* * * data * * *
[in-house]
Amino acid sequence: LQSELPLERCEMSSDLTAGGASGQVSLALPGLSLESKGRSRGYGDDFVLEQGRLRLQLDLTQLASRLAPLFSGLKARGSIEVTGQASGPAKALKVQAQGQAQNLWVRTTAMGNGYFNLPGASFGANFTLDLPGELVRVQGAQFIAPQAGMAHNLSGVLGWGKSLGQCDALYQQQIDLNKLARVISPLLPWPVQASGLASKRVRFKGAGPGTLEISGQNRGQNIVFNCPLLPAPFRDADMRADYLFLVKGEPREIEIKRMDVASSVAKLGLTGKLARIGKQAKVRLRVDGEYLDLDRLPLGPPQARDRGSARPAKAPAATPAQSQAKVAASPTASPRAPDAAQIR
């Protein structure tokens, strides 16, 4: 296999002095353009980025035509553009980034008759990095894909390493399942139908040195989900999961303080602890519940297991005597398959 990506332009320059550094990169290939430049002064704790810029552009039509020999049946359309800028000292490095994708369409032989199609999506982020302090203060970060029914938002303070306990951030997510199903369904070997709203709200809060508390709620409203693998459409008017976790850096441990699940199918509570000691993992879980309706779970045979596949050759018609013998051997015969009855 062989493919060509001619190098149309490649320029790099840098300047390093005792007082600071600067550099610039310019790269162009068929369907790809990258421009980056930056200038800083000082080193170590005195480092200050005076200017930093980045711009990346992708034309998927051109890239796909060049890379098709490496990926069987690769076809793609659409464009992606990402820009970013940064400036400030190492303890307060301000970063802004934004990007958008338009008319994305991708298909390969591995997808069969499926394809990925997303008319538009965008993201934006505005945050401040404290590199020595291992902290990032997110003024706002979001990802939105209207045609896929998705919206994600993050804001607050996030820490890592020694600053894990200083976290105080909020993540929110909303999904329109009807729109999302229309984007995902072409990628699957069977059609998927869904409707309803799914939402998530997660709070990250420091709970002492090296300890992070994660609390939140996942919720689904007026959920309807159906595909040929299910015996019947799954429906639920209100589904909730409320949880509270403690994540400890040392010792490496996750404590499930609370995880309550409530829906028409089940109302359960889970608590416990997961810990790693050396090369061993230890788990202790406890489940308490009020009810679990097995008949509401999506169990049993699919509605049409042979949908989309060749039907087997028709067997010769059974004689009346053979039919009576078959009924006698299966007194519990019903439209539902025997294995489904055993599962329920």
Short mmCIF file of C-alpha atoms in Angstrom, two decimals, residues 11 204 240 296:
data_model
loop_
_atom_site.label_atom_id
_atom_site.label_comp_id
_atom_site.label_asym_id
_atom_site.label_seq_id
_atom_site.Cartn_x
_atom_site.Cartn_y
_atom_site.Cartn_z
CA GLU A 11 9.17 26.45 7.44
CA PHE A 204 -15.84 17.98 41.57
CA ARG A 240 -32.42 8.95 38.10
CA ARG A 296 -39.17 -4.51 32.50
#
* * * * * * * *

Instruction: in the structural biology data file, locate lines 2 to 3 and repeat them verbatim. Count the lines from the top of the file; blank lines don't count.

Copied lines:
Amino acid sequence: LQSELPLERCEMSSDLTAGGASGQVSLALPGLSLESKGRSRGYGDDFVLEQGRLRLQLDLTQLASRLAPLFSGLKARGSIEVTGQASGPAKALKVQAQGQAQNLWVRTTAMGNGYFNLPGASFGANFTLDLPGELVRVQGAQFIAPQAGMAHNLSGVLGWGKSLGQCDALYQQQIDLNKLARVISPLLPWPVQASGLASKRVRFKGAGPGTLEISGQNRGQNIVFNCPLLPAPFRDADMRADYLFLVKGEPREIEIKRMDVASSVAKLGLTGKLARIGKQAKVRLRVDGEYLDLDRLPLGPPQARDRGSARPAKAPAATPAQSQAKVAASPTASPRAPDAAQIR
């Protein structure tokens, strides 16, 4: 296999002095353009980025035509553009980034008759990095894909390493399942139908040195989900999961303080602890519940297991005597398959 990506332009320059550094990169290939430049002064704790810029552009039509020999049946359309800028000292490095994708369409032989199609999506982020302090203060970060029914938002303070306990951030997510199903369904070997709203709200809060508390709620409203693998459409008017976790850096441990699940199918509570000691993992879980309706779970045979596949050759018609013998051997015969009855 062989493919060509001619190098149309490649320029790099840098300047390093005792007082600071600067550099610039310019790269162009068929369907790809990258421009980056930056200038800083000082080193170590005195480092200050005076200017930093980045711009990346992708034309998927051109890239796909060049890379098709490496990926069987690769076809793609659409464009992606990402820009970013940064400036400030190492303890307060301000970063802004934004990007958008338009008319994305991708298909390969591995997808069969499926394809990925997303008319538009965008993201934006505005945050401040404290590199020595291992902290990032997110003024706002979001990802939105209207045609896929998705919206994600993050804001607050996030820490890592020694600053894990200083976290105080909020993540929110909303999904329109009807729109999302229309984007995902072409990628699957069977059609998927869904409707309803799914939402998530997660709070990250420091709970002492090296300890992070994660609390939140996942919720689904007026959920309807159906595909040929299910015996019947799954429906639920209100589904909730409320949880509270403690994540400890040392010792490496996750404590499930609370995880309550409530829906028409089940109302359960889970608590416990997961810990790693050396090369061993230890788990202790406890489940308490009020009810679990097995008949509401999506169990049993699919509605049409042979949908989309060749039907087997028709067997010769059974004689009346053979039919009576078959009924006698299966007194519990019903439209539902025997294995489904055993599962329920």